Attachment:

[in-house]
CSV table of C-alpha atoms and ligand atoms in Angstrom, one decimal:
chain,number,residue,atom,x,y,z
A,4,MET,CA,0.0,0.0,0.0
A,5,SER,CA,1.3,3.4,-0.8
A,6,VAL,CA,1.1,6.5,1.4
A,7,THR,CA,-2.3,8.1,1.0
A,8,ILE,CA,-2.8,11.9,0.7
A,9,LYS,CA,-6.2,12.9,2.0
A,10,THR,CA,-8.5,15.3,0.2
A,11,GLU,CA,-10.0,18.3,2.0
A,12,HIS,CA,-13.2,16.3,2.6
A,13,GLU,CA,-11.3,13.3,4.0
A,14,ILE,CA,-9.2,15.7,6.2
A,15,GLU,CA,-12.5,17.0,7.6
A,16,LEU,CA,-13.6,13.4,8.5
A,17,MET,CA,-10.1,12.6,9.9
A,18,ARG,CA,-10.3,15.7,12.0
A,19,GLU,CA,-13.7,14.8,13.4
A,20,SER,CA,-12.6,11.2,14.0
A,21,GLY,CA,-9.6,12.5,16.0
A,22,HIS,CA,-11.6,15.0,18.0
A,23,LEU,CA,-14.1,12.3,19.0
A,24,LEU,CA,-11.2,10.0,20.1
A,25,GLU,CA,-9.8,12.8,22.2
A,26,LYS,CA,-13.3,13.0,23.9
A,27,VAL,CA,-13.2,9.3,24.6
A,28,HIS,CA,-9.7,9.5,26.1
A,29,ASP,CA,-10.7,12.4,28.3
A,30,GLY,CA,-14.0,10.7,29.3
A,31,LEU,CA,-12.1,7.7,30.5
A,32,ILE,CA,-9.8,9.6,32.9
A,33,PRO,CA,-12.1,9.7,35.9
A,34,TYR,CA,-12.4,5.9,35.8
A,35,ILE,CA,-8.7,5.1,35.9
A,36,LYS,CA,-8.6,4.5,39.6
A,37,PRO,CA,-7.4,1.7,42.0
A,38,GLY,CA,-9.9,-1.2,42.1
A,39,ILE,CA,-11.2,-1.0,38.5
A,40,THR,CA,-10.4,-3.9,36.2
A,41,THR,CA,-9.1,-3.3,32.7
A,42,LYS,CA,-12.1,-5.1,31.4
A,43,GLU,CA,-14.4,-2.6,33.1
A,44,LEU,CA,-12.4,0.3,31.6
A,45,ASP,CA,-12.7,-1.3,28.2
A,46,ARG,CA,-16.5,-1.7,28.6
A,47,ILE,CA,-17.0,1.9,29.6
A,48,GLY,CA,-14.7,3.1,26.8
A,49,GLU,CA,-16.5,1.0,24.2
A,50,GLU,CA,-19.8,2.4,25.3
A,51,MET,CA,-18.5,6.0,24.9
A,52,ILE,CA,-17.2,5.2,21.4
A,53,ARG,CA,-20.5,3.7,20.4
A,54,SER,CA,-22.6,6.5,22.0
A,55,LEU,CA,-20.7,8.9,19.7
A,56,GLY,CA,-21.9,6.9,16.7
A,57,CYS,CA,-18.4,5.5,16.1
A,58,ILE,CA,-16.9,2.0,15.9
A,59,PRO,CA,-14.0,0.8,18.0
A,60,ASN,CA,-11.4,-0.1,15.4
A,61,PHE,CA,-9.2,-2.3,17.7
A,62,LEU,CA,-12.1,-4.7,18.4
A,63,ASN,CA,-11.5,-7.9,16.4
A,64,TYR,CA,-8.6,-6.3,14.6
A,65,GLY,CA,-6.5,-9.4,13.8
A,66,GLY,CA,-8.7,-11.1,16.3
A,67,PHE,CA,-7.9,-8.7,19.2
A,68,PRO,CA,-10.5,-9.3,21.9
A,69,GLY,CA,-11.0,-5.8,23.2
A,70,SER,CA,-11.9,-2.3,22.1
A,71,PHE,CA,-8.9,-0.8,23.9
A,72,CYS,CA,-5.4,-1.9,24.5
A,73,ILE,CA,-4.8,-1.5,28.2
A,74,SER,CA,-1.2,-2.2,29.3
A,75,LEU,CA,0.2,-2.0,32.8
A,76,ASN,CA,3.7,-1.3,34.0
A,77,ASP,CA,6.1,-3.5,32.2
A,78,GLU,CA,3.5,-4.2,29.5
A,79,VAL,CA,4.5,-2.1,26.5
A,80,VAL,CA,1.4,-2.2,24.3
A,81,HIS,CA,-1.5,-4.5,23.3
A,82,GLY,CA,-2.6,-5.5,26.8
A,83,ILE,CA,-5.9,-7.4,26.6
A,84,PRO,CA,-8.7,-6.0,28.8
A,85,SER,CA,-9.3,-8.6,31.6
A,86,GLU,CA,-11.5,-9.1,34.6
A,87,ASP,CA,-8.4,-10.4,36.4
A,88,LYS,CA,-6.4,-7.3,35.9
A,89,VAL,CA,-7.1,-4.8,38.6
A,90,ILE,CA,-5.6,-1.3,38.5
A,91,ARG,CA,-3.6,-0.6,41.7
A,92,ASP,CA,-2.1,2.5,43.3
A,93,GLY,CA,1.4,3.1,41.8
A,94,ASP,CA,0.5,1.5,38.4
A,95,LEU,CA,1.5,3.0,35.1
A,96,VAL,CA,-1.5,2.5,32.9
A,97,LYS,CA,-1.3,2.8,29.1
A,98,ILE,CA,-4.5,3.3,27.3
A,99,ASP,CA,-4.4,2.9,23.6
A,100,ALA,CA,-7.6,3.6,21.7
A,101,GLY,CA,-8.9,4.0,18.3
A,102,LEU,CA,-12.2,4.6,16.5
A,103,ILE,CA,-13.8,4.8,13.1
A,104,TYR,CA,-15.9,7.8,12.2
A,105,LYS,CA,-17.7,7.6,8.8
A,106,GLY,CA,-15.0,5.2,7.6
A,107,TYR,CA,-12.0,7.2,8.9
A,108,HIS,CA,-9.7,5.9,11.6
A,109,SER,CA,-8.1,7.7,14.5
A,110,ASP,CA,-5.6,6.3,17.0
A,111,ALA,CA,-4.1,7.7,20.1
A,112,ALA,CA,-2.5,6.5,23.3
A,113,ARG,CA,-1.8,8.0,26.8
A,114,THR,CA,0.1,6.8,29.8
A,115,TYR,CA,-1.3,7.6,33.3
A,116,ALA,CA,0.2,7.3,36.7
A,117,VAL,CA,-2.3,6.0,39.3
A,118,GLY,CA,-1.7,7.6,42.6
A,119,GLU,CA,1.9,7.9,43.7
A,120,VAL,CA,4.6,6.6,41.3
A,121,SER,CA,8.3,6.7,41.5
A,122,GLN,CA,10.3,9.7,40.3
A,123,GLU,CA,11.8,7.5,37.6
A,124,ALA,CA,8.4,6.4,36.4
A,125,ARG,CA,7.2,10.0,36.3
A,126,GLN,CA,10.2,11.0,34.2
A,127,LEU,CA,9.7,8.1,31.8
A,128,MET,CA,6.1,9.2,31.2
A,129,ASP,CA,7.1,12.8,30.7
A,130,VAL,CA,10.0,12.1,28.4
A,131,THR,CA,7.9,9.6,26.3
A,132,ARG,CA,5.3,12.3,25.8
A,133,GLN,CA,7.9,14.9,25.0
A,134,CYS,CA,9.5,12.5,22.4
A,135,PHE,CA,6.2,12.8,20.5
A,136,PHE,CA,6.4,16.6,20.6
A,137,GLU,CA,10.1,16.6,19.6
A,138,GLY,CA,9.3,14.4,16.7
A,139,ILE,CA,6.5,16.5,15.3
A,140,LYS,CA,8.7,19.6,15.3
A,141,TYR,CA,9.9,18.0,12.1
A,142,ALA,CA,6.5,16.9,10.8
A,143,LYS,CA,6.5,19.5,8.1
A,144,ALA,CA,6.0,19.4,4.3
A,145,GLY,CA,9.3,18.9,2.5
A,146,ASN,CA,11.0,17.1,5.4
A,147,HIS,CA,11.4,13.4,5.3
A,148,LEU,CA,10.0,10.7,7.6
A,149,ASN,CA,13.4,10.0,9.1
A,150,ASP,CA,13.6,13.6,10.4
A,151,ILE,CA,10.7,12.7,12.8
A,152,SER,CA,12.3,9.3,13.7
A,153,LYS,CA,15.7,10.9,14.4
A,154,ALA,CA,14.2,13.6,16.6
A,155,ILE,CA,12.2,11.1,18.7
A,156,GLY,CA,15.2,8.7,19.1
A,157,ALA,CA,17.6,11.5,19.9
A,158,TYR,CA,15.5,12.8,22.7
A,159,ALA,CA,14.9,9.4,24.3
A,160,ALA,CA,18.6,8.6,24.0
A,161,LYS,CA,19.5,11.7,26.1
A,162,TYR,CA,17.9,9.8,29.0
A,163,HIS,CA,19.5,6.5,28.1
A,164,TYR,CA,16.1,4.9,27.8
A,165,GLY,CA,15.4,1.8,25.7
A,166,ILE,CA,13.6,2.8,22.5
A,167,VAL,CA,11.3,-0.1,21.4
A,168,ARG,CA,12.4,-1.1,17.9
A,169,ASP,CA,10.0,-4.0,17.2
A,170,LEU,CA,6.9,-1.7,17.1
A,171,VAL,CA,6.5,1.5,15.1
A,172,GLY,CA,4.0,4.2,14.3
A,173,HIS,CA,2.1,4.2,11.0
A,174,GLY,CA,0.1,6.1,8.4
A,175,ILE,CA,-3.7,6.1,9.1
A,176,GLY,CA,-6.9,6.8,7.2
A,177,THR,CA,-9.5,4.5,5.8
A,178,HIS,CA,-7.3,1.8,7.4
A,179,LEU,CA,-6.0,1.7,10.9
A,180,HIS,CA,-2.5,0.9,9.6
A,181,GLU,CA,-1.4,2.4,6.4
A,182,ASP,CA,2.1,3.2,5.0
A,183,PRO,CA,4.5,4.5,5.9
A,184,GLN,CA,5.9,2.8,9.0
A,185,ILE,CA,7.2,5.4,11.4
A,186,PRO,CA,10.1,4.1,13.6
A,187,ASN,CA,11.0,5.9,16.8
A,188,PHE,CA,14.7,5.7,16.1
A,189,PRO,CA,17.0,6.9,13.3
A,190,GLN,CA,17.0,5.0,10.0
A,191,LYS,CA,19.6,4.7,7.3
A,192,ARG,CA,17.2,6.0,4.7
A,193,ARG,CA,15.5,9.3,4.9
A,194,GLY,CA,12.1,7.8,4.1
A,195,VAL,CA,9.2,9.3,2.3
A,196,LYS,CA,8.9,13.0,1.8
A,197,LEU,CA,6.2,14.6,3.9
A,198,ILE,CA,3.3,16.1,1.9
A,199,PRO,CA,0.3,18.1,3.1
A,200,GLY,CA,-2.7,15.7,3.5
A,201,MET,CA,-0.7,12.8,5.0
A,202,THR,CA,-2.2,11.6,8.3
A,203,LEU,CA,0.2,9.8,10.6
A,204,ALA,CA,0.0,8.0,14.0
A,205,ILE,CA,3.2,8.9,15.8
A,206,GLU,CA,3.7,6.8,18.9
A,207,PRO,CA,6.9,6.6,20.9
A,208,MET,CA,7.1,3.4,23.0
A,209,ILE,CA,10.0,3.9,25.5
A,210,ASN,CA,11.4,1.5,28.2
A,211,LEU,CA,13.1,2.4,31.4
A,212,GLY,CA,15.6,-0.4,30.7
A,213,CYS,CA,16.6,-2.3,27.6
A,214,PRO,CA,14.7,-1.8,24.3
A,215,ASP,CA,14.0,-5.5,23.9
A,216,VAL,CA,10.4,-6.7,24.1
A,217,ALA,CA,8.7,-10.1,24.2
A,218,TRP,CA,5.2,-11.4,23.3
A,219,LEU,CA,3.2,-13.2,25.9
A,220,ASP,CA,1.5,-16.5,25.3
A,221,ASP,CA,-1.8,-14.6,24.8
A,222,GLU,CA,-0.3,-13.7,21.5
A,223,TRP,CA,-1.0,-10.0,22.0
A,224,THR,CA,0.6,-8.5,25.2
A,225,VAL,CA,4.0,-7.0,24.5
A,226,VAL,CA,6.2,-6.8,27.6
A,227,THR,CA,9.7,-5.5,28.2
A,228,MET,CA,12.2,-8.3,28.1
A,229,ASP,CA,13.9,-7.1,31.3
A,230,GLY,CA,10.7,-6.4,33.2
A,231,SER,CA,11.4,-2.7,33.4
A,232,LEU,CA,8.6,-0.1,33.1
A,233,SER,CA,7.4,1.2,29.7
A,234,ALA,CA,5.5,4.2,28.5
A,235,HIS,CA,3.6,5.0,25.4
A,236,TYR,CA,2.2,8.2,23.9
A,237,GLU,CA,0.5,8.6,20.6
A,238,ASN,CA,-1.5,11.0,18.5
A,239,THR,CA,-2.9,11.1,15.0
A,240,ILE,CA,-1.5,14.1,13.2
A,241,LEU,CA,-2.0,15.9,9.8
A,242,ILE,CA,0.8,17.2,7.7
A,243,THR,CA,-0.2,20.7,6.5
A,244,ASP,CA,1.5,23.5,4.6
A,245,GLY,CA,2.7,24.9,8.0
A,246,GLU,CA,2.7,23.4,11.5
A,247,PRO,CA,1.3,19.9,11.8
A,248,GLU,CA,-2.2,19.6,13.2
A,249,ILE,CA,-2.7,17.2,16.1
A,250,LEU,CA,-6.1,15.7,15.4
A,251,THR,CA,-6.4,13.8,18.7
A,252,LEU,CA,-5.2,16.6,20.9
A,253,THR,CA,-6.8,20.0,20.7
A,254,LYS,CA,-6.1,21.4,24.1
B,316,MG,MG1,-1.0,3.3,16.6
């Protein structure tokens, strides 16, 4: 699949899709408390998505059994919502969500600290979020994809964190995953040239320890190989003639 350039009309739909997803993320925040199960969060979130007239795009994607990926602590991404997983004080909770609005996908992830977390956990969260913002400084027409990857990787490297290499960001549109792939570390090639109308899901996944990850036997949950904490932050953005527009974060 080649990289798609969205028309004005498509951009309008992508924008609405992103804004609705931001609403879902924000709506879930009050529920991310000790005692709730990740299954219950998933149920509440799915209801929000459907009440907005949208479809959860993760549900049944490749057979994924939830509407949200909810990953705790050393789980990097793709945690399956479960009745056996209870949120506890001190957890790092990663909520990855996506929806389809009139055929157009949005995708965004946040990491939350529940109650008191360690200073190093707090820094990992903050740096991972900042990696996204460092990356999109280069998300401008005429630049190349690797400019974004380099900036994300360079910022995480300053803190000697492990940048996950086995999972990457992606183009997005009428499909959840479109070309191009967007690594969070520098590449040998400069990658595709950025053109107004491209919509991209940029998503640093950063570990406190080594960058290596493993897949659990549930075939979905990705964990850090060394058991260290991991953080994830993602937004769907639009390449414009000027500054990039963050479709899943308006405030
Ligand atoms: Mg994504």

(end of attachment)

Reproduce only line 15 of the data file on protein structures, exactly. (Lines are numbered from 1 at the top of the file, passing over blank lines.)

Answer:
A,15,GLU,CA,-12.5,17.0,7.6